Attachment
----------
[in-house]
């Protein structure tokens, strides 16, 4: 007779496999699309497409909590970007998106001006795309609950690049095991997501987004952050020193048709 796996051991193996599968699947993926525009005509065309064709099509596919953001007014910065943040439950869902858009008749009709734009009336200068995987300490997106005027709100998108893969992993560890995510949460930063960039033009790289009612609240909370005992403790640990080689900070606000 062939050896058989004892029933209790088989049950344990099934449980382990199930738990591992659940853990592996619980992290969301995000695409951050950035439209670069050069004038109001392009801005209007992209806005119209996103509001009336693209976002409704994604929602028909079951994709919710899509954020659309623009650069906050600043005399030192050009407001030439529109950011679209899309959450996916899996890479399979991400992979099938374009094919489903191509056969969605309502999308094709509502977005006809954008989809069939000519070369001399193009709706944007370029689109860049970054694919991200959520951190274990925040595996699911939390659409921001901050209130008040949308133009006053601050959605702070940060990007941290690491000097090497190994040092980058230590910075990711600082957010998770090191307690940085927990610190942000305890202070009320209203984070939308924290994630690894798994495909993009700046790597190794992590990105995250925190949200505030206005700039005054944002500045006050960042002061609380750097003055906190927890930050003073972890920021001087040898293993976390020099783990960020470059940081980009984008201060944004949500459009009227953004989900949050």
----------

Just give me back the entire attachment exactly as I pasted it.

[in-house]
């Protein structure tokens, strides 16, 4: 007779496999699309497409909590970007998106001006795309609950690049095991997501987004952050020193048709 796996051991193996599968699947993926525009005509065309064709099509596919953001007014910065943040439950869902858009008749009709734009009336200068995987300490997106005027709100998108893969992993560890995510949460930063960039033009790289009612609240909370005992403790640990080689900070606000 062939050896058989004892029933209790088989049950344990099934449980382990199930738990591992659940853990592996619980992290969301995000695409951050950035439209670069050069004038109001392009801005209007992209806005119209996103509001009336693209976002409704994604929602028909079951994709919710899509954020659309623009650069906050600043005399030192050009407001030439529109950011679209899309959450996916899996890479399979991400992979099938374009094919489903191509056969969605309502999308094709509502977005006809954008989809069939000519070369001399193009709706944007370029689109860049970054694919991200959520951190274990925040595996699911939390659409921001901050209130008040949308133009006053601050959605702070940060990007941290690491000097090497190994040092980058230590910075990711600082957010998770090191307690940085927990610190942000305890202070009320209203984070939308924290994630690894798994495909993009700046790597190794992590990105995250925190949200505030206005700039005054944002500045006050960042002061609380750097003055906190927890930050003073972890920021001087040898293993976390020099783990960020470059940081980009984008201060944004949500459009009227953004989900949050």